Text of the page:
Friends, all the great beasts of the Conspiracy are starting to get stirred up over this all-out battle for Good over Evil.

Just in case you haven't believed me when I told you how serious this is, I'm going to bombard alt.slack and SubSITE with the same legalistic horrors that poor old Vreedeez has to cope with night and day.



Foundation of Northern California
1663 Mission Street
Suite 460
San Francisco, CA 94103
[415] 621-2493

Foundation of Southern California
1616 Beverly Boulevard
Los Angeles, CA 90026
[213] 977-9300


Contact: Public Affairs, ext. 260
Adam DiPaolo, ext. 209


Entering a dispute with broad First Amendment implications, the ACLU filed legal papers today with the state Board of Equalization objecting to a practice of taxing authors of comic books at higher rates than authors of conventional books.

The dispute involves a Board of Equalization proposal to charge back sales taxes to a San Francisco comic book author Paul Mavrides for selling work to comic book publishers. Had Mavrides been a conventional book author or freelance writer, no sales taxes would have been due.

The ACLU and the Comic Book Legal Defense Fund, which represents Mavrides before the Board of Equalization, emphasized that, while the dispute may at first seem narrow, it has clear, chilling ramifications for many forms of artistic expression.

Expressive media that have strong ties to young people could be taxed at far higher rates than other media, creating inequities that might limit the number and diversity of comic books and other publications that speak most directly to such audiences.

The ACLU motion was filed jointly as a legal brief in letter form with the Board of Equalization by the ACLU of Southern California and the ACLU of Northern California. The brief urges the Board of Equalization to refund more than $1,000 in sales taxes Mavrides paid earlier in compliance with an order he received from the board. In addition, the Board of Equalization is being asked to change enforcement patterns and alter regulations to conform to the First Amendment.

The dispute was announced at a news conference at the ACLU of Southern California, and was attended by plaintiff Paul Mavrides, three-time Pulitzer Prize winner and former Los Angeles Times editorial cartoonist Paul Conrad, Marvel Comics co-creator Stan Lee, and cartoonist Frank Miller, co-creator of Batman: The Dark Knight Returns. The news conference was also joined by Sanford Presant, attorney for the Comic Book Legal Defense Fund, and Paul Hoffman, volunteer Attorney and former legal director of the ACLU of Southern California.

The brief contends that the arbitrary sales tax applicable to comic books and other cartoon illustrations creates a "differential taxation" scheme, and that the tax exemption on text but not comic books or comic strips because they contain illustrations is unconstitutional.

The ACLU argues that the differential taxation scheme violates our rights to free speech because illustrations, like text, are entitled to the same First Amendment protection. By taxing comic books, the State Board is interpreting and regulating a tax scheme arbitrarily based on whether the content includes text with incidental illustrations-which is not taxable, or work that is primarily illustrations-which is subject to a sales tax.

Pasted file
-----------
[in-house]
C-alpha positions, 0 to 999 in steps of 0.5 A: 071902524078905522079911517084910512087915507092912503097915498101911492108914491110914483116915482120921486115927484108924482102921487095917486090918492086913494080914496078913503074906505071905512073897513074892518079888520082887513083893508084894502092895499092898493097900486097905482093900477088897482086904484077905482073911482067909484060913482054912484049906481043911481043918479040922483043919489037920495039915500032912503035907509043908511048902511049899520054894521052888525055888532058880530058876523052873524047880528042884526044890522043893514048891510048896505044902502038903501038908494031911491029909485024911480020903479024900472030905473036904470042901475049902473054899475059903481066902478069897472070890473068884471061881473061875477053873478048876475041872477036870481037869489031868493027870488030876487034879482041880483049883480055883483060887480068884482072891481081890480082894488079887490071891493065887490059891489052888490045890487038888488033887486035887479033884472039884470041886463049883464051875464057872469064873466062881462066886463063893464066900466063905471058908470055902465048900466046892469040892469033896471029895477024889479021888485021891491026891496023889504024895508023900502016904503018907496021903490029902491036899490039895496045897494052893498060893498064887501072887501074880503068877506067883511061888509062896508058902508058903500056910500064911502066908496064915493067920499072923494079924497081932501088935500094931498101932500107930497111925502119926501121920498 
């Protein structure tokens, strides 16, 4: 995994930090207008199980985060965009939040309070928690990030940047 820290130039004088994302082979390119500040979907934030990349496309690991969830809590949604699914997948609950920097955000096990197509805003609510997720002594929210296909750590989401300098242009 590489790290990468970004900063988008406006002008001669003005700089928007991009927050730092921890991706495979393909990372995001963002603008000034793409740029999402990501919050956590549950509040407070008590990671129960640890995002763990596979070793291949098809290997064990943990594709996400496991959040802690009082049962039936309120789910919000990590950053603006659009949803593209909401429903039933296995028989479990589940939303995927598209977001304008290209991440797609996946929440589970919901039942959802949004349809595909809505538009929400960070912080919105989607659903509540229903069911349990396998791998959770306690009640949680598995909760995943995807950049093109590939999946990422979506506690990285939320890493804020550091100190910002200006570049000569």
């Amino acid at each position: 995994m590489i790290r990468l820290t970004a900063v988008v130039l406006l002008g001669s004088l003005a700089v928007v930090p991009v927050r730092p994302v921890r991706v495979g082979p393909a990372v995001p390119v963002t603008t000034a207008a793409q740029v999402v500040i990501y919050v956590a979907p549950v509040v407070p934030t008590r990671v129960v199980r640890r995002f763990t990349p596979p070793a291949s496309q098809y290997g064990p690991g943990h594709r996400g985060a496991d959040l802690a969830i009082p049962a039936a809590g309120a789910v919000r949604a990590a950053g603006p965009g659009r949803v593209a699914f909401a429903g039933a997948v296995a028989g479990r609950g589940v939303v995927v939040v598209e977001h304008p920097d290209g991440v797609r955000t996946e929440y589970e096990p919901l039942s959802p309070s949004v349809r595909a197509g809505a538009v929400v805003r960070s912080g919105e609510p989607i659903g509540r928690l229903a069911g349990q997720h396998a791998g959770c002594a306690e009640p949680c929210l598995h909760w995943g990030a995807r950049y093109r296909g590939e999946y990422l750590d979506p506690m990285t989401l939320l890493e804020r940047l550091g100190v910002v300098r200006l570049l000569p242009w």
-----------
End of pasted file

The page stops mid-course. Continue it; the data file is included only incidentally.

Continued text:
"The First Amendment forbids the state to tax artistic expression differently from textual expression, " said Ann Brick, staff attorney at the ACLU of Northern California. "This is especially true in the context of comic book authors who employ words and illustrations to convey their messages. Not only does the differential taxation impinge on the cartoonist's right to freedom of expression, but it unfairly discriminates against the cartoonist who writes dialogue and gets taxed and the cartoonist who works with a writer, and the writer but not the cartoonist is exempt from paying taxes."

The tax law poses broad potential impact for other forms of media which involve the use of illustrations, such as the press, comic strips, political and social commentary, academic research and children's books. The state's differential taxation scheme could create a myriad of arbitrary and discriminatory taxes against these forms of media that include illustrations as part of its message.

"Many things are best expressed through a picture or a picture accompanied by a few words," said Paul Hoffman, former legal director and volunteer attorney for the ACLU of Southern California. "For some ideas, the picture is the only practical means of expression, or the only one capable of reaching a wide audience. The economic damage to Mr. Mavrides from having to pay this tax is significant, but the damage to our system of free expression is incalculable. Free expression is too important to be sacrificed at the altar of vague regulations that selectively tax illustrations."


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